CLARK FREEPORT ZONE – The announcement of congressional wannabe, Vice Gov. Joseller “Yeng” Guiao last week of his plan – “once elected” to work for the conversion of the Clark Development Corp. into an authority has created “uneasiness” among the employees here.
“The conversion of CDC into an authority could trigger the mass lay-off of some 70 to 80 percent of the CCDC employees who do not have the necessary civil service eligibility,” an employee who asked for anonymity told Punto.
At a preas conference last week, Guiao declared that his first order of business once elected into office is to file a bill converting this freeport into an “authority” just like the Subic Bay Metropolitan Authority (SBMA) in Olongapo City, Zambales; Cagayan Export Zone Authority (CEZA) in Santa Ana, Cagayan; and the APECO in Casiguran, Aurora.
Guiao said it is necessary to convert this freeport into an authority “”to chart its own course and give it stability” independent of the Bases Conversion and Development Authority and the Office of the President.
He explained that CDC had seen three presidents in only a short time. He said the CDC top executives lack security of tenure to fully implement their projects. He added that CDC should have its own Charter and corporate identity in order to negotiate with governments and big businesses.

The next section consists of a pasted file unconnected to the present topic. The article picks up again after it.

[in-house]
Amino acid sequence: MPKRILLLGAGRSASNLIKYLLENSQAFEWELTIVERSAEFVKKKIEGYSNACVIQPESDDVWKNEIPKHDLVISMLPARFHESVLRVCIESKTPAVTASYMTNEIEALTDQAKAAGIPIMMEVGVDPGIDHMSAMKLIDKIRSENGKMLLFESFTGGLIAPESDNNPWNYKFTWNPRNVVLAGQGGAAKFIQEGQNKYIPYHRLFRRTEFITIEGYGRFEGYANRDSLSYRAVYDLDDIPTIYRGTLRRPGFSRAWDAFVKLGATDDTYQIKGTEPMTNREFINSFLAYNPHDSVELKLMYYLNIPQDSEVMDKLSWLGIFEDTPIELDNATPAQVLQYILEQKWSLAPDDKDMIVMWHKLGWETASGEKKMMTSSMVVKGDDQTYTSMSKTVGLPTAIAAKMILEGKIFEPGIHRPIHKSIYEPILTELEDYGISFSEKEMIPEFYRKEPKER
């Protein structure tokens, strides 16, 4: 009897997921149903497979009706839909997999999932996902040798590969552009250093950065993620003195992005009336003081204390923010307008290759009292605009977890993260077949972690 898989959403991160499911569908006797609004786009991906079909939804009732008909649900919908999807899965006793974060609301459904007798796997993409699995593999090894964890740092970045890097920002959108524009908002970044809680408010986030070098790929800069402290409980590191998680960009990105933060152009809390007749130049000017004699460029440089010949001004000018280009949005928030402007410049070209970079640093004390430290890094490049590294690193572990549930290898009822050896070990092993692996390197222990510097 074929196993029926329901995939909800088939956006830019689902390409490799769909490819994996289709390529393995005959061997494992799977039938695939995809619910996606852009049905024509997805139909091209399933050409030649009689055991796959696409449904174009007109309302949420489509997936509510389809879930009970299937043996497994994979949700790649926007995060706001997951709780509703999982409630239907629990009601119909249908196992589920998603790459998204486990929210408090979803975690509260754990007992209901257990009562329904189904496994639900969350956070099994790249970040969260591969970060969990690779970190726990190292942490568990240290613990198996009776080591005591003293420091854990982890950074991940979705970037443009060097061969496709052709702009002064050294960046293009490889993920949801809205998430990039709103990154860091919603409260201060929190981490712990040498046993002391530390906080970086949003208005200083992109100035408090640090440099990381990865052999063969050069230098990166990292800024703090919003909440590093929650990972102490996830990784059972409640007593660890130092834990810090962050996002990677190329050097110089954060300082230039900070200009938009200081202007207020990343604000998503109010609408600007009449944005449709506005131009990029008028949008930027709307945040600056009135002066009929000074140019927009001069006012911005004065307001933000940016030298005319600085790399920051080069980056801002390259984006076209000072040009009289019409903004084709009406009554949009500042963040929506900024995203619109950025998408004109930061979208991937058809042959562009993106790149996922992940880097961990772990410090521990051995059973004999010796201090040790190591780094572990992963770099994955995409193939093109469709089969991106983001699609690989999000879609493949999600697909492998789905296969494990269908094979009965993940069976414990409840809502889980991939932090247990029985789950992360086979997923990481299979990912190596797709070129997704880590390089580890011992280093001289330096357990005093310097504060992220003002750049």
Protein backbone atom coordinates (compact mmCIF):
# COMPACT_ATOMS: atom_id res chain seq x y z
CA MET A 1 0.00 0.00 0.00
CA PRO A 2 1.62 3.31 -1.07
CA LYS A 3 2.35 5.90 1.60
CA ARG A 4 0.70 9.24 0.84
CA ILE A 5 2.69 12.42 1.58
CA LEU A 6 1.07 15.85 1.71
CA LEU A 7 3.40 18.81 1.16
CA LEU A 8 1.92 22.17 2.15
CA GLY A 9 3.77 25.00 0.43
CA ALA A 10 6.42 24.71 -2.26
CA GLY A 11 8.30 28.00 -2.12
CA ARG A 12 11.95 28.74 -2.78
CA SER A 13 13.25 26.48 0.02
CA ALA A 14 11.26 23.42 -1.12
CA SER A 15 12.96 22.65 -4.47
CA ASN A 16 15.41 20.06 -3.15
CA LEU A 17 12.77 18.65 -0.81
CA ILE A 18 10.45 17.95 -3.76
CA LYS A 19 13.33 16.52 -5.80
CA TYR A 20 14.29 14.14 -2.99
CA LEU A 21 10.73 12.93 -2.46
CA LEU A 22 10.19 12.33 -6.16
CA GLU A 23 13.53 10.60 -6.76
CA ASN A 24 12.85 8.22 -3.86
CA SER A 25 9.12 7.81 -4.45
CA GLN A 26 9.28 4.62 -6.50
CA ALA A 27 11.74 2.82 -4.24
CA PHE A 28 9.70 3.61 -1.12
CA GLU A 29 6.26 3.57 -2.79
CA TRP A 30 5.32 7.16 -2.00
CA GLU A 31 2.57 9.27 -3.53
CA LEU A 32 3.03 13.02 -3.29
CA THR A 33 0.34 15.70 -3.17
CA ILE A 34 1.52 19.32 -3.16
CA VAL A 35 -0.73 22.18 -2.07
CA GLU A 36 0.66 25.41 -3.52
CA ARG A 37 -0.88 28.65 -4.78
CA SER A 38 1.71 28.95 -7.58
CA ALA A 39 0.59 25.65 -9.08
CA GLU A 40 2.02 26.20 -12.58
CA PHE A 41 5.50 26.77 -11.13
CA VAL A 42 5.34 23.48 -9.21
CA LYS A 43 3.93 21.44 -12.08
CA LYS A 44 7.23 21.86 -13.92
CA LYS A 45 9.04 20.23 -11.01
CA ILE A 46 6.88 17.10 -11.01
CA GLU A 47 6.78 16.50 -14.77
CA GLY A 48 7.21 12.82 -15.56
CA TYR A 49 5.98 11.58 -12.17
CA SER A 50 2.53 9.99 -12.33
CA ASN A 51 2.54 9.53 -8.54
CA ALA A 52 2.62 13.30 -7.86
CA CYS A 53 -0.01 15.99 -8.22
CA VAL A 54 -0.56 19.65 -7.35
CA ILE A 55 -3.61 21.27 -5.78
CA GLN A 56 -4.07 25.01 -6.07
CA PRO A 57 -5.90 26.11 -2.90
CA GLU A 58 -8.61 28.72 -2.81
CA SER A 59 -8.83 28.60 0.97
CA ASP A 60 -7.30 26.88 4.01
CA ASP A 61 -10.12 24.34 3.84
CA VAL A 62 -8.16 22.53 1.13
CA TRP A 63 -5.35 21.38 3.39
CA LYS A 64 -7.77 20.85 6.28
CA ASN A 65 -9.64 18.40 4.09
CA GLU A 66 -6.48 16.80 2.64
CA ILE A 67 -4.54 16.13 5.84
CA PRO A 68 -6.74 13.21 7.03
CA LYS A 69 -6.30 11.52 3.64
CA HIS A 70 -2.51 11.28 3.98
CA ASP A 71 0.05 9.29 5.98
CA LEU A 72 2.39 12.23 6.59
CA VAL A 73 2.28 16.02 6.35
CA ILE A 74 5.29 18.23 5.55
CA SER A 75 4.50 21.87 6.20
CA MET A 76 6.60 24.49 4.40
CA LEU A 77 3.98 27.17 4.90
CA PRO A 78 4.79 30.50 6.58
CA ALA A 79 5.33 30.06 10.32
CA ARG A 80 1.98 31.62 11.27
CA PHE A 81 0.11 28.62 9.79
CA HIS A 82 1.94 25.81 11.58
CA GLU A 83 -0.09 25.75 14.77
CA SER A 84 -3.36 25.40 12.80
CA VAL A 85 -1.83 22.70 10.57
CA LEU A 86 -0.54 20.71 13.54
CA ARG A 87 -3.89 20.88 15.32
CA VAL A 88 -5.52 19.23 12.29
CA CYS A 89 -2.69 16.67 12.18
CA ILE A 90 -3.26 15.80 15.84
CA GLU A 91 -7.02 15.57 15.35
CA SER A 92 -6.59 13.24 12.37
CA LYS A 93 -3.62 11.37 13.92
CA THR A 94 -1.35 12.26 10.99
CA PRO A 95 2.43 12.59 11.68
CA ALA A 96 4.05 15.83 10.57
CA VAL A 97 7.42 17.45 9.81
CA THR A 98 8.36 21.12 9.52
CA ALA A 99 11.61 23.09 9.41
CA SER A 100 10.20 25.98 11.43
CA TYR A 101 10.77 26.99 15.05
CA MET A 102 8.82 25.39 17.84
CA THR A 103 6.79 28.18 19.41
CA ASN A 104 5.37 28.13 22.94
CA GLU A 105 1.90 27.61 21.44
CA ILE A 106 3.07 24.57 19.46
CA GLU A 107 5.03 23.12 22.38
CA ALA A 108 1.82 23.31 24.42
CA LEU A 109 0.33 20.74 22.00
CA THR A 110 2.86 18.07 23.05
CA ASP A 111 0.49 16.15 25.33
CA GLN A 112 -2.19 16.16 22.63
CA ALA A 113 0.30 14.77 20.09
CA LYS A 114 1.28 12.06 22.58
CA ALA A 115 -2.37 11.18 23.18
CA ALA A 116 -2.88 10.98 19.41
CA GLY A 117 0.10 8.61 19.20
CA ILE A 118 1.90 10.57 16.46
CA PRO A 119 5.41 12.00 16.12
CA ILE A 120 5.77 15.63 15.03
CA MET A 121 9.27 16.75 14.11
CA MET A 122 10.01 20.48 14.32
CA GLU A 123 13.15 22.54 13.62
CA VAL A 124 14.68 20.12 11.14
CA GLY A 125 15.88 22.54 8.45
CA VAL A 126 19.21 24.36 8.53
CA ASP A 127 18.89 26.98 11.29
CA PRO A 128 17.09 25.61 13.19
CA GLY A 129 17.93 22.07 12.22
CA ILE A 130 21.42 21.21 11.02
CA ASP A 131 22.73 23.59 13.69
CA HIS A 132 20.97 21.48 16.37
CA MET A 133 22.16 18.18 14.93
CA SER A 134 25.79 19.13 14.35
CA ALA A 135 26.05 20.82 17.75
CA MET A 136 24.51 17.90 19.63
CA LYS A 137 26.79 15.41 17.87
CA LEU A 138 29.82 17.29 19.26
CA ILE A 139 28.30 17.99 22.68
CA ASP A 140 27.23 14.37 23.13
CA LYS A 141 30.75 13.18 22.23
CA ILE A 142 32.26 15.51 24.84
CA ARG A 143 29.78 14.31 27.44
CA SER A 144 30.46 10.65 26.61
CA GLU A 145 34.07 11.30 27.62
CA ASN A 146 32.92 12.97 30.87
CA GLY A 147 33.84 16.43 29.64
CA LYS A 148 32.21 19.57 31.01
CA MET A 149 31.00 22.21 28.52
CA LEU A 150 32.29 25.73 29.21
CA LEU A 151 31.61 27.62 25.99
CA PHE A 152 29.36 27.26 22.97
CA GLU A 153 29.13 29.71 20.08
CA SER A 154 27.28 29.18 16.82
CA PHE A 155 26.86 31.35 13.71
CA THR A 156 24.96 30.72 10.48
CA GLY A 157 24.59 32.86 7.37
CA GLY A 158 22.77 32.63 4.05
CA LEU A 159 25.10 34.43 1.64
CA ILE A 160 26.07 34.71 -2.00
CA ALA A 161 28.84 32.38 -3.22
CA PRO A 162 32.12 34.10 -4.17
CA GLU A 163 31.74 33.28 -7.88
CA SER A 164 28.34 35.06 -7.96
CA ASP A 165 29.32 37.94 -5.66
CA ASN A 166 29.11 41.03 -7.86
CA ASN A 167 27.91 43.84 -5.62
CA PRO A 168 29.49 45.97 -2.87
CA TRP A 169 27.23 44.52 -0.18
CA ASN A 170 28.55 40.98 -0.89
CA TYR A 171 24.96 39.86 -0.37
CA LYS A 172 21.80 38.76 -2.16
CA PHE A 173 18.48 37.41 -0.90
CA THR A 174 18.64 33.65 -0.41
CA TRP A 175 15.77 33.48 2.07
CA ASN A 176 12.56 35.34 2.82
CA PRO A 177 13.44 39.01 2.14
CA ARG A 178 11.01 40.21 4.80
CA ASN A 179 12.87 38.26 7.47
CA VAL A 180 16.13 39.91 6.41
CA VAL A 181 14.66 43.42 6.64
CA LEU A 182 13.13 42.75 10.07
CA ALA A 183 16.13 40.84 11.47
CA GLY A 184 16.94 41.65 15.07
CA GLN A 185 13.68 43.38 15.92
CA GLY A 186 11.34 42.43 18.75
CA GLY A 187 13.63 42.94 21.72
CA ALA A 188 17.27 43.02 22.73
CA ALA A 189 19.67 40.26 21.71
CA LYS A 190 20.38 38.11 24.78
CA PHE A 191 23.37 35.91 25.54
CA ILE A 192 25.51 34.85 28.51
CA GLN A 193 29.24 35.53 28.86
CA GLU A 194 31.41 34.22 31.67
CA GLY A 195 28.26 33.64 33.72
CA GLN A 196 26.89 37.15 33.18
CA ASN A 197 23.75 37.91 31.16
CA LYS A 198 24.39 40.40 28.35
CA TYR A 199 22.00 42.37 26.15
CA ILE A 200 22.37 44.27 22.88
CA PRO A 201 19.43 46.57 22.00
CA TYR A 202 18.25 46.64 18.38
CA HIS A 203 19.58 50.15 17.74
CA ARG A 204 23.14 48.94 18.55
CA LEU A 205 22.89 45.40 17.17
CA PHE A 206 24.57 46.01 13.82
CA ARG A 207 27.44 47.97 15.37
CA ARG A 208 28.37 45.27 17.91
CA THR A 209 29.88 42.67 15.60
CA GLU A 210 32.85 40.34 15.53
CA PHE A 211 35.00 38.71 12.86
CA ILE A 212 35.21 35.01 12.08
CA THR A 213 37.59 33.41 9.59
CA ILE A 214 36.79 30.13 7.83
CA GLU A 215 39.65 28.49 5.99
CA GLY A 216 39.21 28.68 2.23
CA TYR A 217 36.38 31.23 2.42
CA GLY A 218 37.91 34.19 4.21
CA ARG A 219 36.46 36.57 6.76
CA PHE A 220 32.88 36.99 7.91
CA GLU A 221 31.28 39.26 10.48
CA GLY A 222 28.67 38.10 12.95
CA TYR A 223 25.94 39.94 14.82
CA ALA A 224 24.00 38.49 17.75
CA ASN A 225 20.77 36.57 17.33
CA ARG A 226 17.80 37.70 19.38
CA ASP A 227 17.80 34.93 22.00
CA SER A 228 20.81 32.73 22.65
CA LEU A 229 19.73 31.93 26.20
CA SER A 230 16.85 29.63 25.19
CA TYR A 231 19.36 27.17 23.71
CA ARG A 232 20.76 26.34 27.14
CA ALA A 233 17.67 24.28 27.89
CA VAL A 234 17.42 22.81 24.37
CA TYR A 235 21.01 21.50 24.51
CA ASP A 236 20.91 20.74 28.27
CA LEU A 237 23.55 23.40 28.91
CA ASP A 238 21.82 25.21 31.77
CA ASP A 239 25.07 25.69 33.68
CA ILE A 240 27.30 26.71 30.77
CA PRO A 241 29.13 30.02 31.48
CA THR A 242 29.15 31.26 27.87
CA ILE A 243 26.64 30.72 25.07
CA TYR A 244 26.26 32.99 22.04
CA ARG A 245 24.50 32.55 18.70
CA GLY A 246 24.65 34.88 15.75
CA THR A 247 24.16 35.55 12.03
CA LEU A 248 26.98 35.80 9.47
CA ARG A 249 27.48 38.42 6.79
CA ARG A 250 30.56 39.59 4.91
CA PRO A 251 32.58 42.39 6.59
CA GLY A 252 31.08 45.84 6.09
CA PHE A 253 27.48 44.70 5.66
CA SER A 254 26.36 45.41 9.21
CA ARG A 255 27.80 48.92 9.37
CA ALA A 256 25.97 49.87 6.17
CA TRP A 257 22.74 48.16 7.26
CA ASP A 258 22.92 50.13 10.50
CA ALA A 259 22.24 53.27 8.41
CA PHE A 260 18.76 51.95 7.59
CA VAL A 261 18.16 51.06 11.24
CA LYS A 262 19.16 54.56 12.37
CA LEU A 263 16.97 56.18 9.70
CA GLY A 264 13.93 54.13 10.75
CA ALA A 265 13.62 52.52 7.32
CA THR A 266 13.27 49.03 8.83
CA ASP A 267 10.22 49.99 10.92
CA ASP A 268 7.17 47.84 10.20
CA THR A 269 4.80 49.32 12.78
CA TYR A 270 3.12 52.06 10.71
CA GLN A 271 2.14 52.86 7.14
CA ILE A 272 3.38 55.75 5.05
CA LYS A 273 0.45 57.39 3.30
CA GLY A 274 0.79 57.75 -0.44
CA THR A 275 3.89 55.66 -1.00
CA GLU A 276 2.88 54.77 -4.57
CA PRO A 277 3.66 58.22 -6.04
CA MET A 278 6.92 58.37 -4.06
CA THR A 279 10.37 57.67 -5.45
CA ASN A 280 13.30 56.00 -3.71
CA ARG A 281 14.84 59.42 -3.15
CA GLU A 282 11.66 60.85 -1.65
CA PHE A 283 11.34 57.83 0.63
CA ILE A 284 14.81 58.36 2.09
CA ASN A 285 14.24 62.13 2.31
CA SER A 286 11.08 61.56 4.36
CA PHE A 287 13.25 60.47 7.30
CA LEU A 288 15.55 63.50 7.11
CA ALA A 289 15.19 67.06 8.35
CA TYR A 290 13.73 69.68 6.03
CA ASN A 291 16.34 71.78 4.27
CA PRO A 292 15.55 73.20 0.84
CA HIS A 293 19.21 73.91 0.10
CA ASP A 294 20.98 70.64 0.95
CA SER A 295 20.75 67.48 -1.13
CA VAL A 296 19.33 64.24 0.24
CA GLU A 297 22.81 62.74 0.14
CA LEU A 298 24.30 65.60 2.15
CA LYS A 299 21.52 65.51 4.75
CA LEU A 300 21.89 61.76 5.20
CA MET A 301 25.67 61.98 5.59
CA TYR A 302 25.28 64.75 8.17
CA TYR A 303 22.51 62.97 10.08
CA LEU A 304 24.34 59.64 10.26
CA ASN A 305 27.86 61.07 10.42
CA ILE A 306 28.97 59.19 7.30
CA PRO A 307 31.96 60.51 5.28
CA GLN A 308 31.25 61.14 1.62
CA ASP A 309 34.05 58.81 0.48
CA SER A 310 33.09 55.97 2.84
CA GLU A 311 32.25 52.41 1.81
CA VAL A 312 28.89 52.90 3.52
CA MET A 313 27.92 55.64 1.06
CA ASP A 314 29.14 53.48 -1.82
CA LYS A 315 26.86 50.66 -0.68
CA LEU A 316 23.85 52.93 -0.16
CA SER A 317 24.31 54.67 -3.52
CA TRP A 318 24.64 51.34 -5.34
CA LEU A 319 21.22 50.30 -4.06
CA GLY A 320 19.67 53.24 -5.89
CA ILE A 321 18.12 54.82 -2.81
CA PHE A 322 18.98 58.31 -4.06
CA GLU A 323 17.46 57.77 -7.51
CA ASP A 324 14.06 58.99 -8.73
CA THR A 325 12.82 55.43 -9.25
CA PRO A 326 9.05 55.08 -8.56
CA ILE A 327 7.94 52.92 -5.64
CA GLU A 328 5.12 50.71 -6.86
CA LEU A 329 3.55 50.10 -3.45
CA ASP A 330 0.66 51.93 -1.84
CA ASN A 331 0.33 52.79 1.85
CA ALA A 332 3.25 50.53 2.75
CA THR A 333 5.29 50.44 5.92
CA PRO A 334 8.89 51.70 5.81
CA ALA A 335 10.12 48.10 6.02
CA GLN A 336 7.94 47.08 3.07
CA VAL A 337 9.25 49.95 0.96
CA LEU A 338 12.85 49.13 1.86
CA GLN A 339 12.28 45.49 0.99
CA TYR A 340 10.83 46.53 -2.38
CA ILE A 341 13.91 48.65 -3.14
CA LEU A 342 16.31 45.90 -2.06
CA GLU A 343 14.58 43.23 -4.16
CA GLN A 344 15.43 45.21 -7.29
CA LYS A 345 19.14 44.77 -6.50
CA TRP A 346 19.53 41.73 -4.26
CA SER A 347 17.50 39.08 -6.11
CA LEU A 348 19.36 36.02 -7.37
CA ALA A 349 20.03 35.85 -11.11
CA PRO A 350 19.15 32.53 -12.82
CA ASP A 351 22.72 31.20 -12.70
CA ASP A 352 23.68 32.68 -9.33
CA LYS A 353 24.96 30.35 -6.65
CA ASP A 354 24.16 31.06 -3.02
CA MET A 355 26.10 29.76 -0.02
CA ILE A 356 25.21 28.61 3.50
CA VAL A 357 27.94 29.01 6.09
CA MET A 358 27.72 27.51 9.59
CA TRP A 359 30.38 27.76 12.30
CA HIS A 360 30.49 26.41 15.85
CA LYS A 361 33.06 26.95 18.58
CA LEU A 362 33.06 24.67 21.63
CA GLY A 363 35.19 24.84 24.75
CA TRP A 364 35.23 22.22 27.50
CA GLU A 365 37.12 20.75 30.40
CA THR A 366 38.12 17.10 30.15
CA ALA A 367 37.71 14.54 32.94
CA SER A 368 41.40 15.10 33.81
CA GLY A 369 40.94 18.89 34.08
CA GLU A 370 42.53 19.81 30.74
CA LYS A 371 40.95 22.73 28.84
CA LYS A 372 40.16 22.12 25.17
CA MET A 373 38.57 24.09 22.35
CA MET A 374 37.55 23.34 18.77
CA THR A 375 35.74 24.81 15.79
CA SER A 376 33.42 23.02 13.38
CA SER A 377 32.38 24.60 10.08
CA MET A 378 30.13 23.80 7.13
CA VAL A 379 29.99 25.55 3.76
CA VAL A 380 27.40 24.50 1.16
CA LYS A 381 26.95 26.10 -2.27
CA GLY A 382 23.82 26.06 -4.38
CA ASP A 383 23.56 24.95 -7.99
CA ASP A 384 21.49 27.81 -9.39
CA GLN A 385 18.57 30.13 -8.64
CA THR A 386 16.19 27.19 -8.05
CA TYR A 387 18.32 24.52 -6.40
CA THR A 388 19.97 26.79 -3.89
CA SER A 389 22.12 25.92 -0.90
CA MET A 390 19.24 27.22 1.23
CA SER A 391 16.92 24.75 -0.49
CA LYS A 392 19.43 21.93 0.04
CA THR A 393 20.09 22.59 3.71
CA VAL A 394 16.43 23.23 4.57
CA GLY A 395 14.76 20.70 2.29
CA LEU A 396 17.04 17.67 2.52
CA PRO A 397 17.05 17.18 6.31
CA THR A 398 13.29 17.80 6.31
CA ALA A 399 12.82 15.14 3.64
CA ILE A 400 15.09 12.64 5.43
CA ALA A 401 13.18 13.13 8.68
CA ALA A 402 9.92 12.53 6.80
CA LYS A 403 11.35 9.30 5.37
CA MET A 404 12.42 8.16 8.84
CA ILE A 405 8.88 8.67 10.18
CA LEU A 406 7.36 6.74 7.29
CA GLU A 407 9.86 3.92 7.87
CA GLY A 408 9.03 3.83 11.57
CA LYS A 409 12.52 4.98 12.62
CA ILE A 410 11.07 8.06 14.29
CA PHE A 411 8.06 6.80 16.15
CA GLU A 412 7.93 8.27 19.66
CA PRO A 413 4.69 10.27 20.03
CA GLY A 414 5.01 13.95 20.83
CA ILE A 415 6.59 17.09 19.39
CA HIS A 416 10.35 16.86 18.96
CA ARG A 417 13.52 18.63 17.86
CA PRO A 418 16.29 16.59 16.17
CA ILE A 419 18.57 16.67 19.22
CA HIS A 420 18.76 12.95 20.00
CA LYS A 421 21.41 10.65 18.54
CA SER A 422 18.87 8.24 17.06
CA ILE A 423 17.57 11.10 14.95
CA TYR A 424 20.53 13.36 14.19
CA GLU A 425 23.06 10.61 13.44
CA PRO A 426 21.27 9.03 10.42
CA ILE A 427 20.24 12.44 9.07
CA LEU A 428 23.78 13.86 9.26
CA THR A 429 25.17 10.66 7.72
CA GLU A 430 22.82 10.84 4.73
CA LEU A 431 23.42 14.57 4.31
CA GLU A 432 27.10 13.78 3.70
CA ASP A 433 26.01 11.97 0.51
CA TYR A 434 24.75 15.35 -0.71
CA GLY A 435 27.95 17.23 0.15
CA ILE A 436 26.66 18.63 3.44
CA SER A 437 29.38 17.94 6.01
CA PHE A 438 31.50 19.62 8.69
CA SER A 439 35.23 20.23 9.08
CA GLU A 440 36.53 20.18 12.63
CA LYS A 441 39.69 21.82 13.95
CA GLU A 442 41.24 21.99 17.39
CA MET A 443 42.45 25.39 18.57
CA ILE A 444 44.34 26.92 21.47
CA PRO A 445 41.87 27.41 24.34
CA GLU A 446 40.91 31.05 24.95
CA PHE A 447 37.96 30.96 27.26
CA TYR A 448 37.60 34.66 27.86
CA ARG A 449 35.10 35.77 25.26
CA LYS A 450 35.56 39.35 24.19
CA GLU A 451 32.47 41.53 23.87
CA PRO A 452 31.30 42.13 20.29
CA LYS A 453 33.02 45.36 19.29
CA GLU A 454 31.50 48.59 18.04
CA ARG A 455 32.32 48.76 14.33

But CDC employees chided Guiao for “not consulting with us” before making the announcement.
They said CDC is a “self-generating” and “self-sustaining” corporation and is actually “making money” that contributes to the national government coffers. They said if CDC is converted into an authority it could mean a decrease in their salaries to conform with the government standard.
“We will become beggars instead of donors,” they lament.
The employees also said that if CDC is converted into an authority, it will have to strictly follow government procedures which means an increase in the “bureaucratic red tape” which more often is circuitous and adverse to investors.
The employees said CDC could end up in the red like the cash-strapped SBMA. The SBMA has reportedly been in dire straits and, given its current income and operational expenses, would be unable to fully meet an P800-million yearly debt payment.